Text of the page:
Come early and hear live jazz by the Preston Haining Quartet. Haining, an Edina High School student, has jazz genes; his father, Doug Haining, leads the Twin Cities Seven. Stay after and you just might hear Leigh Kamman, former host of Minnesota Public Radio's "The Jazz Image," talk about his interview with Paris in the 1950s. Barnes can't promise Kamman will show up, only that he's been invited.

Barnes has scheduled two more films for this spring. "New Orleans Music in Exile" (2006), directed by Robert Mugge, tells the personal stories of musicians affected by Hurricane Katrina including Irma Thomas, Kermit Ruffins and Dr. John. It shows at the BLB on Thursday, May 9. The North High Jazz Ensemble will perform.

June 12 is another Twin Cities premiere: Ron Mann's "Imagine the Sound" (1981). Many critics consider this one of the all-time great jazz films. Newly restored and presented in HD, it profiles four leaders of the jazz avant-garde in the 1960s: Cecil Taylor, Archie Shepp, Bill Dixon and Paul Bley.

Barnes will give the series the summer off, then start it up again with three more films in October, November and December. From there, who knows? "I'm hoping we can look at a point in the future where we have a true jazz film festival," he says. "I've thought about the festival idea for a long time."

What: " 'Tis Autumn: The Search for Jackie Paris"
Where: Bryant Lake Bowl Cabaret Theater, 810 W. Lake St., Minneapolis
When: Thursday, April 10. Doors open at 6 p.m. Preston Haining Quartet plays at 6:30 p.m. Film begins at 7 p.m.
How much: $10. Seating limited to 80. To reserve your tickets, email Kevin Barnes at KevinB [at] Jazz88fm [dot] com or call 612-668-1735.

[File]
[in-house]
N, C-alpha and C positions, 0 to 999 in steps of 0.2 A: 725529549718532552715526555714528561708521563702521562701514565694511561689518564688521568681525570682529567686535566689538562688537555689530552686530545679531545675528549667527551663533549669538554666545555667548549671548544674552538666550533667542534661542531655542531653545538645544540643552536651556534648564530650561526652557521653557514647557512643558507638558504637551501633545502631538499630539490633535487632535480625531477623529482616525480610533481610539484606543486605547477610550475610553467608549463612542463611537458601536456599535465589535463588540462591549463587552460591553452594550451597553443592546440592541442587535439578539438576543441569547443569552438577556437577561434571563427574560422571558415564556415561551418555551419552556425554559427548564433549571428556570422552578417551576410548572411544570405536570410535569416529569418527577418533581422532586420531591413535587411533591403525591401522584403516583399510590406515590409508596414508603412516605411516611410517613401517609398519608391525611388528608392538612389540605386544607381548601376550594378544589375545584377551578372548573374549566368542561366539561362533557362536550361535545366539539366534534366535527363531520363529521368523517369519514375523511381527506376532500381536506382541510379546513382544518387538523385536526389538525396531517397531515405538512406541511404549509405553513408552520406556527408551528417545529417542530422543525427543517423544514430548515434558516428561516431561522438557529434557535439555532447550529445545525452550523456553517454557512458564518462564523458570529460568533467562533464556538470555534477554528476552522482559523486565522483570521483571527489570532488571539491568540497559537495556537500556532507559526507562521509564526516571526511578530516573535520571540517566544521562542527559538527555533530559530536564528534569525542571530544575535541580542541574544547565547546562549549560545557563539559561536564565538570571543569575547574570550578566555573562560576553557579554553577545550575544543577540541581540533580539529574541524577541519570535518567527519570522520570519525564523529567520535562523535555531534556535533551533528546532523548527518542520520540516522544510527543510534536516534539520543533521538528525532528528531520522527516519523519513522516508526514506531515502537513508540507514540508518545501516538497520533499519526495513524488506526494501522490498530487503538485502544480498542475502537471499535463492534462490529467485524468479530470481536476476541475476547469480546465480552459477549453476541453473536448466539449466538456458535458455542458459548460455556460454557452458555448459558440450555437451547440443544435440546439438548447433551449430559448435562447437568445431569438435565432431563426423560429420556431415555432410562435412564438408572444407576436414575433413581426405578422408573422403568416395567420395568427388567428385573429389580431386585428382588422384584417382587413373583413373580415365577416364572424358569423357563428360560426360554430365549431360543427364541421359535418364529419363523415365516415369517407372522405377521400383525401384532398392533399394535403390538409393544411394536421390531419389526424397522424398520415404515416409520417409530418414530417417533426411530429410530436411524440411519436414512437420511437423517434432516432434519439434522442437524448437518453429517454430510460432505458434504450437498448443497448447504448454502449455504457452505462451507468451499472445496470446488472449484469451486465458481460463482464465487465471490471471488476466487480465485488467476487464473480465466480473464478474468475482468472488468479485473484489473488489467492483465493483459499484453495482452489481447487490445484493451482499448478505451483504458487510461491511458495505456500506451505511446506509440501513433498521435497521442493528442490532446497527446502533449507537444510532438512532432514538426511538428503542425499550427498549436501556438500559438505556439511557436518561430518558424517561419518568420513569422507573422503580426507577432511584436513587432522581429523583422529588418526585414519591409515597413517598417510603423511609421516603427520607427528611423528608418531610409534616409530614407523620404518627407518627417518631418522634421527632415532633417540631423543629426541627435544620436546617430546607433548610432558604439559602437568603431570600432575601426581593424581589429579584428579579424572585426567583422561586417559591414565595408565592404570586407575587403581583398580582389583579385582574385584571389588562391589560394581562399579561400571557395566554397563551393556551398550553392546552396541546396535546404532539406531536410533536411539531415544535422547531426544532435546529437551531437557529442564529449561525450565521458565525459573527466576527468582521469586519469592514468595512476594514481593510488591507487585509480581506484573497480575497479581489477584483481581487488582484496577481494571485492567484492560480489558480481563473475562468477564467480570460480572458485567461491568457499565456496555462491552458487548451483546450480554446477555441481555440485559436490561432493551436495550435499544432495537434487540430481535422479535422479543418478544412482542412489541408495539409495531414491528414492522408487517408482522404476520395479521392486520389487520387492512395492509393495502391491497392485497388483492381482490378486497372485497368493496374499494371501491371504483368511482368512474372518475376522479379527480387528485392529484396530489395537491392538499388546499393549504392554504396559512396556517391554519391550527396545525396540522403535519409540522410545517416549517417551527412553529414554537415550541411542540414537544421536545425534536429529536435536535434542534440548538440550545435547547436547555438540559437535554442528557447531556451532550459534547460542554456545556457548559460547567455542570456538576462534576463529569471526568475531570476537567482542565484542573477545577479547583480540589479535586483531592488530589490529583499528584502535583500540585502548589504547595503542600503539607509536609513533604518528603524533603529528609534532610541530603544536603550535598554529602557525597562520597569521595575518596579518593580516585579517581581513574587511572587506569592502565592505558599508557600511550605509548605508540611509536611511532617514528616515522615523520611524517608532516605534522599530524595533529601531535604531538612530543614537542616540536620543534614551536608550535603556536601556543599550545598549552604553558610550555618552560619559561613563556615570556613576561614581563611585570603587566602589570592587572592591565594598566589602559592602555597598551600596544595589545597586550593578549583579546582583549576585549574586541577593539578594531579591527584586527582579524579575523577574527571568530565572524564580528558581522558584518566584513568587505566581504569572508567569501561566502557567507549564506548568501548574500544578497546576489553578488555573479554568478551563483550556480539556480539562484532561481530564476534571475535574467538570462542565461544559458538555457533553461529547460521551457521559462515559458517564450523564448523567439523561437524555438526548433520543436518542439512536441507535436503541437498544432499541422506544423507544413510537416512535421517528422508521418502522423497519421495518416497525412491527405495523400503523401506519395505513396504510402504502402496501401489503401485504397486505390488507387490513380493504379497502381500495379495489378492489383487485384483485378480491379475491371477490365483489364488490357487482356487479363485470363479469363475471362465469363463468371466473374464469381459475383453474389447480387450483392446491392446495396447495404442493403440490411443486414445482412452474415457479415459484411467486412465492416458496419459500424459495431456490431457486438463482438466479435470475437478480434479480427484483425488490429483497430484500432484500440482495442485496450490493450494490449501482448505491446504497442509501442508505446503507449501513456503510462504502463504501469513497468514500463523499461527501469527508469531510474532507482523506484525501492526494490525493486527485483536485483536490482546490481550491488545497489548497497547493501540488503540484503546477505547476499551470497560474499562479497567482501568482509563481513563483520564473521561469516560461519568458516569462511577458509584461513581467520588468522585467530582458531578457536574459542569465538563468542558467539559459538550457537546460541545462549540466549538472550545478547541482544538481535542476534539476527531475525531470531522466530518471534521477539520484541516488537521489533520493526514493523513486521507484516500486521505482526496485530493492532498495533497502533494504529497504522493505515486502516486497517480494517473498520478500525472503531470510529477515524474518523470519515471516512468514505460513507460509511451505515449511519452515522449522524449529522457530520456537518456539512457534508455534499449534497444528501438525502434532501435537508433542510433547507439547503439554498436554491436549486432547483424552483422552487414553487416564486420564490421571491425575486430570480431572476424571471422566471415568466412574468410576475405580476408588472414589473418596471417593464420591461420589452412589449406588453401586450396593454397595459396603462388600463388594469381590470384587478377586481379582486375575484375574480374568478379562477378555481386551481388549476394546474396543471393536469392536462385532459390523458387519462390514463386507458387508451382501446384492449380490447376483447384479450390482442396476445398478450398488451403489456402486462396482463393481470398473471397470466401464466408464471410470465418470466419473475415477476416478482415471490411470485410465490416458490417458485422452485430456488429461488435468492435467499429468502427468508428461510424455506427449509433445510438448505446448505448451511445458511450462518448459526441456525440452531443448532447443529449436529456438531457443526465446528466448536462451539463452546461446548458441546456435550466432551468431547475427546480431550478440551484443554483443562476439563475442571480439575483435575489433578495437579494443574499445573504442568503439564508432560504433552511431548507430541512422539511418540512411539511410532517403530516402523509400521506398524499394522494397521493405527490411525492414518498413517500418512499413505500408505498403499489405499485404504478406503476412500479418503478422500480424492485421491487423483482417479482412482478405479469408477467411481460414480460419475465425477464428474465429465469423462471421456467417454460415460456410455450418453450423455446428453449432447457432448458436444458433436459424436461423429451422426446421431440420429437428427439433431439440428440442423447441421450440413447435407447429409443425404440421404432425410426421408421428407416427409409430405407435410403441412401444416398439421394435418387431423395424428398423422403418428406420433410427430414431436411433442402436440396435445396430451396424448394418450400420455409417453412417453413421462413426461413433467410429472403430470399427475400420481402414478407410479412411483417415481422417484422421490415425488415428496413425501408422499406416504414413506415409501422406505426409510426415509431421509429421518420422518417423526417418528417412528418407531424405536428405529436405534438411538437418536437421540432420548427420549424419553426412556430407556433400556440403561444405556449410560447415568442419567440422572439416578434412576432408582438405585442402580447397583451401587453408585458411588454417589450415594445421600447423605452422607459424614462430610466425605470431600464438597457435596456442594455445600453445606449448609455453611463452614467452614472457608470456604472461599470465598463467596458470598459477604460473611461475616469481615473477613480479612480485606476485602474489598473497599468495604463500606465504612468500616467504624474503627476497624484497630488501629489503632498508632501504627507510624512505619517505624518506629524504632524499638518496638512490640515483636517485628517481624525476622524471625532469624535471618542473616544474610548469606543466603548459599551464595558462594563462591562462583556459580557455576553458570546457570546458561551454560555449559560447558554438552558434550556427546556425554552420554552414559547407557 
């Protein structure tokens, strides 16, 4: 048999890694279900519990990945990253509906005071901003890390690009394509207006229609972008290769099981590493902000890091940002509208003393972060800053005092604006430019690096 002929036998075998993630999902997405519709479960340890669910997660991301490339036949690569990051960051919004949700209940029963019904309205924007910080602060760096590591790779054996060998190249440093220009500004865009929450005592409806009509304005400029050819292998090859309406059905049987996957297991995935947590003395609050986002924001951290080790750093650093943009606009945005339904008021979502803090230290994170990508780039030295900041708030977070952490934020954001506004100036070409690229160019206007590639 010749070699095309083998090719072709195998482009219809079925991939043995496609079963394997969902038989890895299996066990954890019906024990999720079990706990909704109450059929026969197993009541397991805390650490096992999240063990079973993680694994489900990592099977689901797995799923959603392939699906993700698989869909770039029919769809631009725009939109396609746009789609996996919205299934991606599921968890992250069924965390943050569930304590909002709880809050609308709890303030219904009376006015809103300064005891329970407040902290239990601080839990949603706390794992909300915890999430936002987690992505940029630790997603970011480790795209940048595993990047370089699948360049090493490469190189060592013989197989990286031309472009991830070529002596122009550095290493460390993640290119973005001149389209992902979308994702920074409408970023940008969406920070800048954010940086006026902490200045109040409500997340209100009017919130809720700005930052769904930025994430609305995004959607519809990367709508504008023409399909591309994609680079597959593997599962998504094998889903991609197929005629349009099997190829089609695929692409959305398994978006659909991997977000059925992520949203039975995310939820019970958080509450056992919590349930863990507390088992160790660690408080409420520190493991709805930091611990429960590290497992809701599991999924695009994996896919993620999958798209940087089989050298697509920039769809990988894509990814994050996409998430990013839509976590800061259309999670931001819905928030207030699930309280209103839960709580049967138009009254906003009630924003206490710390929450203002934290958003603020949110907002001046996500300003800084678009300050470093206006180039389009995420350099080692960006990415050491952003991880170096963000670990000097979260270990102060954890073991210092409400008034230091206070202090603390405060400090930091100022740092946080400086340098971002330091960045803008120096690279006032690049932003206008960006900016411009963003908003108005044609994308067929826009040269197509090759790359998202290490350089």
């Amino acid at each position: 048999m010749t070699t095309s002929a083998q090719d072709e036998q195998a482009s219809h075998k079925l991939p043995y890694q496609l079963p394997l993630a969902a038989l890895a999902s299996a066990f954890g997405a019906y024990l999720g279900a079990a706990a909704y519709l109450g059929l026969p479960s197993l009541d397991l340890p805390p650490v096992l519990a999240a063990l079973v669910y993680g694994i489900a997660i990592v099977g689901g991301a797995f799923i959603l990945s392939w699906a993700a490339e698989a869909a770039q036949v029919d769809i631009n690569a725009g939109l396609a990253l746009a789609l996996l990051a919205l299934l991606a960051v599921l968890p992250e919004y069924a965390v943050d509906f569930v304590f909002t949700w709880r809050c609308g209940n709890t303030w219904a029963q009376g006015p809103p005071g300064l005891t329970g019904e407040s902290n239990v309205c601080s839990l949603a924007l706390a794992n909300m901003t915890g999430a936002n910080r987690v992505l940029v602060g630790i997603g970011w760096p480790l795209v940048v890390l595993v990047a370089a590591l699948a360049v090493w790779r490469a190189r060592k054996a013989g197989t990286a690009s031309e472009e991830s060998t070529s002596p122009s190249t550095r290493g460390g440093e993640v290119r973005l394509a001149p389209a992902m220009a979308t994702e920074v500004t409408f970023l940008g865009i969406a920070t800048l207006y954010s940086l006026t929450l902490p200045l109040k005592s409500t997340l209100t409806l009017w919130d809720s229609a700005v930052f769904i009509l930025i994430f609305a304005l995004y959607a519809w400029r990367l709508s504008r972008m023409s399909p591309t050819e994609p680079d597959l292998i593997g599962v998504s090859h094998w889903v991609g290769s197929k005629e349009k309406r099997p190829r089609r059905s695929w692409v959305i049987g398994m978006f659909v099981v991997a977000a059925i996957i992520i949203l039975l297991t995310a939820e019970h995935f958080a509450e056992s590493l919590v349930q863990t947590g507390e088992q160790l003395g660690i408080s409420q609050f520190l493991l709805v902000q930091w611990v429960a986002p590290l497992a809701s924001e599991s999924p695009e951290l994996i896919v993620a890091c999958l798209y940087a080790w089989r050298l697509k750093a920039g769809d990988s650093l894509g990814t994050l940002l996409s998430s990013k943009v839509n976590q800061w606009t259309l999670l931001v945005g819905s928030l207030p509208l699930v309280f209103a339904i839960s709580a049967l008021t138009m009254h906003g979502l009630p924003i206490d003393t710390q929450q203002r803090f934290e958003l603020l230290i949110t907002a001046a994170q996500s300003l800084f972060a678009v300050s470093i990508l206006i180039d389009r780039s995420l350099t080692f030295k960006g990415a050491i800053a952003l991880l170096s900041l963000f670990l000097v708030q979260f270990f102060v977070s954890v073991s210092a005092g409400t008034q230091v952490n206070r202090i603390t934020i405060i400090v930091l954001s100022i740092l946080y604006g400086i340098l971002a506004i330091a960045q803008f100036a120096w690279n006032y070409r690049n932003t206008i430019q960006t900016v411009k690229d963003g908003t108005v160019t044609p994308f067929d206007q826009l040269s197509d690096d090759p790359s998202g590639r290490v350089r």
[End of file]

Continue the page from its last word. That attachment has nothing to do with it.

Upcoming picks
Nellie McKay: Her debut album, recorded when she was 19, won rave reviews and four stars from Rolling Stone magazine. It also carries a parental advisory sticker. To me, McKay is more pop than jazz, but I like her wit and dark humor. The Dakota, 7 p.m. Sunday-Tuesday, April 6-8 ($25).

Jim Rotondi: Trumpeter Rotondi has performed with the Ray Charles Orchestra, Lionel Hampton Orchestra and Carnegie Hall Jazz Band. At the AQ, he'll play with pianist Phil Aaron on Friday, Bill Carrothers on Saturday; bassist Tom Lewis and drummer Kenny Horst will back him both nights. The Artists' Quarter, 9 p.m. Friday, April 4 and Saturday, April 5 ($15).

Jazz at the Rosewood: In addition to reviving Jazz is NOW!, former Brilliant Corners club owner Jeremy Walker is co-curating (with Jason Jungbluth) a new jazz series at the swanky Rosewood Room in the Warehouse District, sister club to Visage Nightclub. Plans are to feature area artists every Thursday. Worth checking out. The Rosewood Room, 7 p.m. Thursdays. No cover; one drink minimum.

Find jazz calendars online at Jazz Police. Click on Twin Cities, MN in the black menu bar at the top.
 

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Comments (2)

As having made such jazz/music films, THE LAST OF THE BLUE DEVILS, THELONIOUS MONK STRAIGHT NO CHASER,
JIM HALL : A LIFE IN PROGRESS and TONY BENNETT: THE MUSIC NEVER ENDS ( with duo footage of Bennett and
BILL EVANS ), I would suggest that there are many more JAZZ films than mentioned in the above column.

One should possibly visit rhapsodyfilms.com to fnd out about some other 30 films about SUN RA, BENNY CARTER, BILL EVANS and ROBERT ALTMAN'S KANSAS CITY 34.

Best wishes,
Bruce Ricker

Hello Bruce--Thank you for reading, and for your comment. I'm well aware there are many more jazz films than the six I named off the top of my head--that's kind of the point of this article, and of the new Jazz88 film series. I'll make sure to pass your comment on to Kevin Barnes, who's curating the series. Best, Pamela